First lesson, science has a clue. Mars had a robust atmosphere in the past, back when it still held a magnetic field to deflect solar wind erosion of that atmosphere. Indeed, Earth loses hydrogen from water each and every day, courtesy of remnants of that solar wind reaching us past our magnetic bubble.

You further fail by considering the day/night conditions on *present Mars* and ignore the past, when an atmosphere would retain heat.

I'll give you the Everest temperature and conditions, conditions halfway up are... Challenging on a physiological level, rising higher risks significant medical hazards of a lethal variety.

BTW, it's rather well evidenced that Earth had a substantially "heavier" atmosphere, which eventually had mixed reductions of rock and soil. First, there was the oxidation era, when photosynthesis caused free oxygen to flow in increasing amounts. A *lot* got trapped in various rocks at that time, reducing gases in the atmosphere. Add in the losses I mentioned earlier, you get the past and present. Weathering releases oxygen and nitrogen, soil upturn for farming releases more nitrogen. Fertilizing a field increases nitrogen. Still, not a biggie, that era is recent, science has yet to notice a global change and is unlikely to do so in my lifetime.

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Wzrd1
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"Then again, the temperature of Mars isn't really that high on my give a shite list."

OK, Mars is really cold. Frostbite to shivering cold, assuming standard atmospheric pressure, which it is not, the atmospheric pressure on Mars is low enough to kill you quickly. But, it's high enough that minor assistive methods would be required to ensure human survival, compared to deep space, interplanetary space or on the moon.

Titan is cold, as in colder than a witches tit, cold enough to give the frostbite on the witches tit frostbite, while the witch froze to death quickly.

A comparison for Titan is, well, Pluto. A bit further out, oxygen freezes and falls as snow, if there was an atmosphere on Pluto to speak of. More importantly, stick Titan out near Pluto's orbit, hell, follow Pluto past the L4 L5 points, watch the moon freeze hard quickly. Tidal forces warm that moon above freezing. Hell, put it away from the planet's orbit (see Lagrange points), the moon would freeze solid there as well. Tidal forces add heat to that body, but you'd freeze solid quickly there.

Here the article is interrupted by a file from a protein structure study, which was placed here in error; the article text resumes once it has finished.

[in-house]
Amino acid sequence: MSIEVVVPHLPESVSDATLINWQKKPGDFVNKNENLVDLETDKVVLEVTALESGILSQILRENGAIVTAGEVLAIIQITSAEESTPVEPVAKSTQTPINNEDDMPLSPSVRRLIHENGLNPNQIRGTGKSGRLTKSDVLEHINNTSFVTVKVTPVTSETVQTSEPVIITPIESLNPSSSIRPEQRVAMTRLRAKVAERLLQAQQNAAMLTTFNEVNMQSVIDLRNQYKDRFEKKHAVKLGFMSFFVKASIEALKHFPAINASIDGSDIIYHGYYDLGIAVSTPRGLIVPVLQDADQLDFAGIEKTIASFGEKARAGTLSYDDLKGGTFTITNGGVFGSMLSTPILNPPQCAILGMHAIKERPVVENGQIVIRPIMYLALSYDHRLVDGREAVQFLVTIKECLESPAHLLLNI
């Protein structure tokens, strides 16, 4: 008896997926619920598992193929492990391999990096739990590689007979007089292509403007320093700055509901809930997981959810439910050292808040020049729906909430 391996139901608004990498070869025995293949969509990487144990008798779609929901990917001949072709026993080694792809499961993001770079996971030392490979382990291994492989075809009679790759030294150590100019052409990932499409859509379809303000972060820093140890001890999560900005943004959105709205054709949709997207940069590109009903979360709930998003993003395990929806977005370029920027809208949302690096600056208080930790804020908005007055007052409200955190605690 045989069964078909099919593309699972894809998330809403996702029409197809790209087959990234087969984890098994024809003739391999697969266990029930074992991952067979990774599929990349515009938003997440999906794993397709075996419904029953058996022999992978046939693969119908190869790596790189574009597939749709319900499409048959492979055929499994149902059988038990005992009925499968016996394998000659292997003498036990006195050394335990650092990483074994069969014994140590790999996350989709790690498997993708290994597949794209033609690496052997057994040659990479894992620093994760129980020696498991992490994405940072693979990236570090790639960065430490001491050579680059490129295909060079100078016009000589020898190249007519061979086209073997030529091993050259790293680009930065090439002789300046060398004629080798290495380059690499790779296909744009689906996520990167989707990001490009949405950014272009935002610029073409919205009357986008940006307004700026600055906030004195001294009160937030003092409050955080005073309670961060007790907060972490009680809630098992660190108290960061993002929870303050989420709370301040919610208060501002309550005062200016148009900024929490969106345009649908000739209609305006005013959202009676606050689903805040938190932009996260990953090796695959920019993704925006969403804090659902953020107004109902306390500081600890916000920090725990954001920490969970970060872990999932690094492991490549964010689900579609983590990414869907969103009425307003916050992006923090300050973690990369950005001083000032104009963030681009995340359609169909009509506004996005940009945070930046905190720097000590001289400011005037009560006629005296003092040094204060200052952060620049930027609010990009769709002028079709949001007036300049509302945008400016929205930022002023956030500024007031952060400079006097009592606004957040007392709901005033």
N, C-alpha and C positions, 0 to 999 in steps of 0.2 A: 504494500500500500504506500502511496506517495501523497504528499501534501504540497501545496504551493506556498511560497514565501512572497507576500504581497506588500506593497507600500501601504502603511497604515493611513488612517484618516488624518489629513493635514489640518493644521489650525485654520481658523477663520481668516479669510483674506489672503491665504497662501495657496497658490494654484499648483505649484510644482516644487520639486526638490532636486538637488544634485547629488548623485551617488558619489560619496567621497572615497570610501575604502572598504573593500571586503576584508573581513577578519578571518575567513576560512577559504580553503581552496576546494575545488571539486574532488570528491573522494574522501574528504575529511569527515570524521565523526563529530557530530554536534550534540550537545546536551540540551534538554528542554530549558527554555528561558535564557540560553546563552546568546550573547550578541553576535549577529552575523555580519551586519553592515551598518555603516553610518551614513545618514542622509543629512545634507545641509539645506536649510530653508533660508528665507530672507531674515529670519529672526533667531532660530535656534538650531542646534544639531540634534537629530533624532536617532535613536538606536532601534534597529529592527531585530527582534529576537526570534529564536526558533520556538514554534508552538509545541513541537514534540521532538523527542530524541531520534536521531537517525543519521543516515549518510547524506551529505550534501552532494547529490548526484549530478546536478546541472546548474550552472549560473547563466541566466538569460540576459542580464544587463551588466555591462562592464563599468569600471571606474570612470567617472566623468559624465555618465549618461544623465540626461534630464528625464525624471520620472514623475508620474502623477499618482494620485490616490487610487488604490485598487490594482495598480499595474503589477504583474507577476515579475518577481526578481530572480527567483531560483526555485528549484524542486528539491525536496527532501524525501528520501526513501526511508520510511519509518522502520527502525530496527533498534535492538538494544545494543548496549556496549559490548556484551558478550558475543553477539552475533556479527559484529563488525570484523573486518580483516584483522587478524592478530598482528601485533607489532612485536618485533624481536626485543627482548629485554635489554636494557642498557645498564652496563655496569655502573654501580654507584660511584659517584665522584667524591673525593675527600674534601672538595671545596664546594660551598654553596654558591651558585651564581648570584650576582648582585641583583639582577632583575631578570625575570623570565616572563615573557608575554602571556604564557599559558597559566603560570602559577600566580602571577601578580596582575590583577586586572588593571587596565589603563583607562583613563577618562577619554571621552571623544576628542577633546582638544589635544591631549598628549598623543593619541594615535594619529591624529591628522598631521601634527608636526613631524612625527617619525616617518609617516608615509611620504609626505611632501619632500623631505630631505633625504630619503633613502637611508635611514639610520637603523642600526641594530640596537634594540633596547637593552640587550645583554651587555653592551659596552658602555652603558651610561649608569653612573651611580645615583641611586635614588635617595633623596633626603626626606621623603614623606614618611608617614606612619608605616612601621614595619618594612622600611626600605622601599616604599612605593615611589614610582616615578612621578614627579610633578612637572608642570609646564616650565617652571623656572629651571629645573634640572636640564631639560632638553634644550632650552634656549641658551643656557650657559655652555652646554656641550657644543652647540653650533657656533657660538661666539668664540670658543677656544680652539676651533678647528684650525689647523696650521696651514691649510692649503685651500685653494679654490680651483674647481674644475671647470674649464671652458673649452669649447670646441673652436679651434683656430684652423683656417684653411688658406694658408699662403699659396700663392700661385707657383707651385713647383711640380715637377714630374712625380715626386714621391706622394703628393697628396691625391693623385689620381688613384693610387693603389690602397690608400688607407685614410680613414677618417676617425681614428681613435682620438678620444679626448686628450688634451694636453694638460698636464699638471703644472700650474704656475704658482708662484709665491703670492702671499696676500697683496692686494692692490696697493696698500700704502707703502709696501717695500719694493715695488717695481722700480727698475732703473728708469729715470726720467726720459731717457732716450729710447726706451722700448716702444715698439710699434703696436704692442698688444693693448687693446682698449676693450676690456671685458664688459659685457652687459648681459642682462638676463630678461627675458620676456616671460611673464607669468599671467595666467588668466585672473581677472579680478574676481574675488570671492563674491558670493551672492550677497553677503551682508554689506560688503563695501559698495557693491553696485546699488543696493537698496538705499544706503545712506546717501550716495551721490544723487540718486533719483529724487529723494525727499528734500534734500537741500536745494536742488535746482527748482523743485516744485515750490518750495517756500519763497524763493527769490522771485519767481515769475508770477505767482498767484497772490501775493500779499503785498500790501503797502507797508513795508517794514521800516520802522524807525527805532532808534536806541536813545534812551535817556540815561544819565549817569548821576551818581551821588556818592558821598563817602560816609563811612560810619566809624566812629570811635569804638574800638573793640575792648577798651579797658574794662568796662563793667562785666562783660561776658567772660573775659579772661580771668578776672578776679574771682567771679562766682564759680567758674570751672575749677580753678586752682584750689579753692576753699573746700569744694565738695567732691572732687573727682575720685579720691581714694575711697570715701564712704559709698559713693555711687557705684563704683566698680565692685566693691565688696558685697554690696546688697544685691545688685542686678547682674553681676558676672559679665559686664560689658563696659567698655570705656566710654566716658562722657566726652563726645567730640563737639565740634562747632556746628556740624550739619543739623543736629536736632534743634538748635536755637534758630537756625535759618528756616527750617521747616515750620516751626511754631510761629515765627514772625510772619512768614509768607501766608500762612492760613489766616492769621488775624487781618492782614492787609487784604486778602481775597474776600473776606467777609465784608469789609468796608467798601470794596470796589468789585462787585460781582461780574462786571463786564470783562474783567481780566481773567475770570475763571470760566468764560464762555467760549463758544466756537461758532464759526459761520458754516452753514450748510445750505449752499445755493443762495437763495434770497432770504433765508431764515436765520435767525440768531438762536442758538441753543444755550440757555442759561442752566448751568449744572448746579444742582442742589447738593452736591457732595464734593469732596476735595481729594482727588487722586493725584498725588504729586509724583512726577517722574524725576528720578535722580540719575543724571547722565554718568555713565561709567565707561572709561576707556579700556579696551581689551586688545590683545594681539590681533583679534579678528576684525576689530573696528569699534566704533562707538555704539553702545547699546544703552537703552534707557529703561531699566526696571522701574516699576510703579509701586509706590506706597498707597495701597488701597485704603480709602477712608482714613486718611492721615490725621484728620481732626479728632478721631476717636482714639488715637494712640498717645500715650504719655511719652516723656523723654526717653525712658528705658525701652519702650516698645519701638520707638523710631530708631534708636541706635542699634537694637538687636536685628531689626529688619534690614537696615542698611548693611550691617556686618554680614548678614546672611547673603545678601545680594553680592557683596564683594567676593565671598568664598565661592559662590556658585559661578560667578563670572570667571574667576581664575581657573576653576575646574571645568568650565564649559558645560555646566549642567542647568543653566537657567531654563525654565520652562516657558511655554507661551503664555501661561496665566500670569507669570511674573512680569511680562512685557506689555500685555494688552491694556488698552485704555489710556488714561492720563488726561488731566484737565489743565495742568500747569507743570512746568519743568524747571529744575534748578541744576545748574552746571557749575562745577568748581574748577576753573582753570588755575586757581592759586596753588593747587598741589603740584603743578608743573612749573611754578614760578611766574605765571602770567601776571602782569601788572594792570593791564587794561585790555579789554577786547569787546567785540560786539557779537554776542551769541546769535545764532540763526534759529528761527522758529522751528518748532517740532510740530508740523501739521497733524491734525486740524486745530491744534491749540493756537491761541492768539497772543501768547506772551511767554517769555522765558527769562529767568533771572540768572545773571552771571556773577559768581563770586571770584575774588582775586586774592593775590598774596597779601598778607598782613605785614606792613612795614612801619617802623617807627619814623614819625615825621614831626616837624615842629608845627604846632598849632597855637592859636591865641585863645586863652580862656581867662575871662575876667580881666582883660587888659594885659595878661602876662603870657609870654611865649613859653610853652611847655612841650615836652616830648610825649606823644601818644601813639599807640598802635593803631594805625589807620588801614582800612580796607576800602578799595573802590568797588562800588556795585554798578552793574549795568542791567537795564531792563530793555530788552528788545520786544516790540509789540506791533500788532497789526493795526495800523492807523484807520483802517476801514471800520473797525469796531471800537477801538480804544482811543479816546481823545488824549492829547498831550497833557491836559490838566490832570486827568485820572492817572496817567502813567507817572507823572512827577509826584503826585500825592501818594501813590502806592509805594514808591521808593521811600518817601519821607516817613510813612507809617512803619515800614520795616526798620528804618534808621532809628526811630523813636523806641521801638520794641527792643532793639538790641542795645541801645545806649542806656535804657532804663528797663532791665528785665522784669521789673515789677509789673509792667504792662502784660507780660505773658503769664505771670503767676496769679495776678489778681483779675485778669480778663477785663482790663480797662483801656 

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Wzrd1
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Well, I can think of a few other things that could have caused it, other than methane.

Hydroxic acid, dihydrogen monoxide, hydrogen hydroxide, μ-Oxido dihydrogen.

Now, it we were speaking of Mercury, I could think of bismuth alloying as the sun began heating. But, that's a cat of a different species, let alone color (colour for a minority of the world, if I recall native English speaker number correctly). ;)

For the few who don't get my first paragraph, they're all a short list of names for water. When I was young, water was also referred to as "the universal solvent". Something of an interesting notion at that time.

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Wzrd1
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"Liquid water would not only require a higher temperature but also a higher atmospheric pressure."

It's generally theorized that Mars had a rather dense atmosphere, which was lost when the core froze and Mars lost its magnetic field.

As for methane, not a chance. One would need a denser atmosphere *and* it to be a lot colder. Methane is the primary ingredient of natural gas, it doesn't freeze or turn to liquid under the North Sea, it doesn't liquify on Antarctica, it'd still be a gas on Mars, even if Mars had Earth's atmosphere.

There's evidence that Earth had a much denser atmosphere, but lost a fair amount to space and a fair amount to weathering of rock. Weather, in turn, releases some of the trapped gases into the atmosphere and our magnetic field keeps losses to a minimum, as it keeps the solar wind away from our atmosphere (OK, don't jump on that one, folks, simplifying it down, the solar wind is lessened, but largely deflects to two regions on Earth, following magnetic field lines (and I know, that's still simplified)).

Now, when we get into planet sized dynamo action (multiple, actually) or solar ones, things get *really* tangled. Literally. The field lines average for a total north and south, but it's due to a larger number being tangled in a certain configuration. That breaks down and a reversal can occur.

Simulations of the Earth's magnetic fields that show the larger field lines look like a ball of string that threw up on itself, then tried to swallow itself partially. While the laws involved are well understood, the interactions are mathematically poorly understood for the entire grand data set.